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Bob and Ray

This post was written by Matt Barton, curator, Recorded Sound Section. Born in the early 1920s, Bob Elliot (1923-2016) and Ray Goulding (1922 – 1990), better known as “Bob and Ray,” never knew a world without radio, and reveled in the medium from early childhood. They became professional announcers while still in their teens, eventually […]

Rex Stout on the Air

This blog post was written by Matt Barton, curator of the Recorded Sound Section. Rex Stout (1886-1975) remains well known as the creator of Nero Wolfe, the blunt, erudite and mostly housebound detective with a passion for orchids and fine food. Stout wrote thirty-three novels and forty-one novellas from 1934 to 1975 detailing the exploits […]

Tuning in the March on Washington

This blog post was written by Matt Barton, curator of the Recorded Sound Section. For decades, the “March on Washington” has been represented in the media and collective memory chiefly by Reverend Dr. Martin Luther King, Jr.’s “I Have a Dream” speech, which has been seen and heard an incalculable number of times since he […]

Sousa and the Talking Machine

This blog post was written by David Sager, research assistant at the Recorded Sound Research Center. John Philip Sousa (1854-1932), the American composer and bandleader, who was known as “The March King,” was a profoundly talented and accomplished man. His musical compositions went beyond marches and included operettas, waltzes, and songs. He also wrote several […]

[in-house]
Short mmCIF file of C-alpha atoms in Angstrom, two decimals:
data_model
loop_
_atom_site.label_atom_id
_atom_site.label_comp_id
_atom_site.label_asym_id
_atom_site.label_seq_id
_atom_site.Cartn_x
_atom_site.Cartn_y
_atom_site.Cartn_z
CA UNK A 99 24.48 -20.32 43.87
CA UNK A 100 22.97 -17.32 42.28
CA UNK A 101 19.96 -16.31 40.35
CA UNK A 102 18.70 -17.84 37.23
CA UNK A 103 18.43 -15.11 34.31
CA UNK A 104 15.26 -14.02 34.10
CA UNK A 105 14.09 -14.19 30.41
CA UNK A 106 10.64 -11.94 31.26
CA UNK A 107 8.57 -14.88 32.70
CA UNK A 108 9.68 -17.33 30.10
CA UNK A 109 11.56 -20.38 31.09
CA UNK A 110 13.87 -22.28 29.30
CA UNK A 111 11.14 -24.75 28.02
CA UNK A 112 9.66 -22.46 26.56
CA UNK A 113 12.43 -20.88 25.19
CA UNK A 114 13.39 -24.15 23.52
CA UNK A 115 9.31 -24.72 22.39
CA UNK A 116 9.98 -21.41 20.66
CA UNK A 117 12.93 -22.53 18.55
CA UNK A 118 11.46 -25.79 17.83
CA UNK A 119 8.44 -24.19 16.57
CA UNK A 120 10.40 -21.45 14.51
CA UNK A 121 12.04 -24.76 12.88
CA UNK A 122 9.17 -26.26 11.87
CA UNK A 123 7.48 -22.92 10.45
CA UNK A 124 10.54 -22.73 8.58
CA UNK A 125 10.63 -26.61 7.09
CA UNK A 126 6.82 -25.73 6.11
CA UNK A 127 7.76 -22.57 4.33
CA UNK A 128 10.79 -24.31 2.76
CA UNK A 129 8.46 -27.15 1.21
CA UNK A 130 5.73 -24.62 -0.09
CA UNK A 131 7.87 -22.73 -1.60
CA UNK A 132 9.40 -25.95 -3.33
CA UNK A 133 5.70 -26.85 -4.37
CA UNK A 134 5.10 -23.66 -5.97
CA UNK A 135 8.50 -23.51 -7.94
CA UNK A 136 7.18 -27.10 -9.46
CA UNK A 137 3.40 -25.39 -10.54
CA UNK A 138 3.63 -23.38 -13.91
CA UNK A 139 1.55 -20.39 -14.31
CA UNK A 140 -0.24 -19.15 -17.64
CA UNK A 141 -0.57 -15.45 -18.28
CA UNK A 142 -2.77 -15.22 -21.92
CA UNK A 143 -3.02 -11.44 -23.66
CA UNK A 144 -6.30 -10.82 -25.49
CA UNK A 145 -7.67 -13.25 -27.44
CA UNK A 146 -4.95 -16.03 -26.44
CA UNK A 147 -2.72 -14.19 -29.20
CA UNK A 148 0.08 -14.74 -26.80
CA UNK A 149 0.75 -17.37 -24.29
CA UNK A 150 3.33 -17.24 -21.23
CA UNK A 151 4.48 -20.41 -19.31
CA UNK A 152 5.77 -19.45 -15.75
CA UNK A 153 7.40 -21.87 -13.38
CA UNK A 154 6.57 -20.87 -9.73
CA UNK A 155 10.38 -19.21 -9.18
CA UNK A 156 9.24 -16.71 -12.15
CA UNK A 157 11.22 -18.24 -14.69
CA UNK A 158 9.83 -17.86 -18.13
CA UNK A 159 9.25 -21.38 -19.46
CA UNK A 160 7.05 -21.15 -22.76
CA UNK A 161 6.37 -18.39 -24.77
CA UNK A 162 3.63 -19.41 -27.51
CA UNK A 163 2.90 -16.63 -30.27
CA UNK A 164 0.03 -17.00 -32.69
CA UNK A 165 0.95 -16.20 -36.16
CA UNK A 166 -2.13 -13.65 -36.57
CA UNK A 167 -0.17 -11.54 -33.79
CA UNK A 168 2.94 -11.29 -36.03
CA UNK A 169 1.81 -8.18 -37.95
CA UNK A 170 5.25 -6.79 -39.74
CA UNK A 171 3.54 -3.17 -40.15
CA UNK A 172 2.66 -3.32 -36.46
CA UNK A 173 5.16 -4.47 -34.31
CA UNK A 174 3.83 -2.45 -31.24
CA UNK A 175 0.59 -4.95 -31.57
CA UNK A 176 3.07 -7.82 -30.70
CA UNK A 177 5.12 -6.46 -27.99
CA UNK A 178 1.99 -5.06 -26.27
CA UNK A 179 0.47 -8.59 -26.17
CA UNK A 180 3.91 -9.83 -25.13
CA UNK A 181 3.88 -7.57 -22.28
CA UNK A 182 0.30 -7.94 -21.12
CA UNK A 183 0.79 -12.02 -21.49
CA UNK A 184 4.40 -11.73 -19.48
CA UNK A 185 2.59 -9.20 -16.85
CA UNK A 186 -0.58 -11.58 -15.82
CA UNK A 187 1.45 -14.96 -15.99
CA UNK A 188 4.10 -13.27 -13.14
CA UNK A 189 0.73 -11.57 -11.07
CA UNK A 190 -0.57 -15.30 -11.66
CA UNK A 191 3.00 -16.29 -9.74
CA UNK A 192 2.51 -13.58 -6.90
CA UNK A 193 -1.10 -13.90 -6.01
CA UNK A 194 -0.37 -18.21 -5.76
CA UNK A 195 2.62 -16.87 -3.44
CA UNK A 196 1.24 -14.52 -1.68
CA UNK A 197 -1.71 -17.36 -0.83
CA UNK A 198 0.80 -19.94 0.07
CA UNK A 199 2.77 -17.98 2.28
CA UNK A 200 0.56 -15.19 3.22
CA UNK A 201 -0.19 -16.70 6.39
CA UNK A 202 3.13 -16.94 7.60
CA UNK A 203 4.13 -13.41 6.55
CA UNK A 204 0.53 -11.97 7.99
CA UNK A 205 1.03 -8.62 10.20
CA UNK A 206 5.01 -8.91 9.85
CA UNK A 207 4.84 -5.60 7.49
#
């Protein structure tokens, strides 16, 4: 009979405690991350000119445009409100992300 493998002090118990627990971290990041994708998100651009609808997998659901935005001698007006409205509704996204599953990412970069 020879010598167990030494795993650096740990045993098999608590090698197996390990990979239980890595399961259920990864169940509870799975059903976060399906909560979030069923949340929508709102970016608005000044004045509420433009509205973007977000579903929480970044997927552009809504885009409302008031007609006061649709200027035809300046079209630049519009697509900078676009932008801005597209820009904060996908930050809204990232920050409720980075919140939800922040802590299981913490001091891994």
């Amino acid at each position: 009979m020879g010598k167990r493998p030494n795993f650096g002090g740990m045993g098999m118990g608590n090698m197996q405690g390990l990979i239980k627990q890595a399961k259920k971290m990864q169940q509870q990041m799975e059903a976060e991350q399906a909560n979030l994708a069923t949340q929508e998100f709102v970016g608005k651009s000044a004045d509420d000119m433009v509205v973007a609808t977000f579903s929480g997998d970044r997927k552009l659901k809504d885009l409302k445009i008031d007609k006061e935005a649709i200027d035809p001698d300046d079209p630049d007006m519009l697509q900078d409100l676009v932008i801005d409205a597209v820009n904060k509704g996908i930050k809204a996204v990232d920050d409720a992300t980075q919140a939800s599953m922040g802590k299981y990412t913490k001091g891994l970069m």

VE Day: This Is Not A Drill

As detailed in the previous blog post, VE Day – Take One, Monday, May 7, 1945, was a day of confusion and restrained celebration for CBS Radio and the news media in general. Tuesday, May 8, however, brought clarity and all out jubilation. Speaking simultaneously from Washington, DC and London, England, President Harry S. Truman […]

The Talking Machine Industry and the Spanish Flu Epidemic of 1918

This blog post was written by David Sager, reference assistant in the Recorded Sound Research Center.   102 years ago, the United States and the rest of the world were in the midst of a terrorizing Spanish influenza pandemic, referred to at the time as an epidemic. Industries were disrupted and injured, just as were […]

The Women Who Founded an Industry

With the end of Women’s History Month approaching, the Library’s Recorded Sound Section would be remiss if we failed to mention the remarkable accomplishments of Barbara (Cohen) Holdridge and Marianne (Roney) Mantell, founders of Caedmon Records.   These two Hunter College graduates with degrees in Greek wanted careers in publishing, but weren’t particularly excited about […]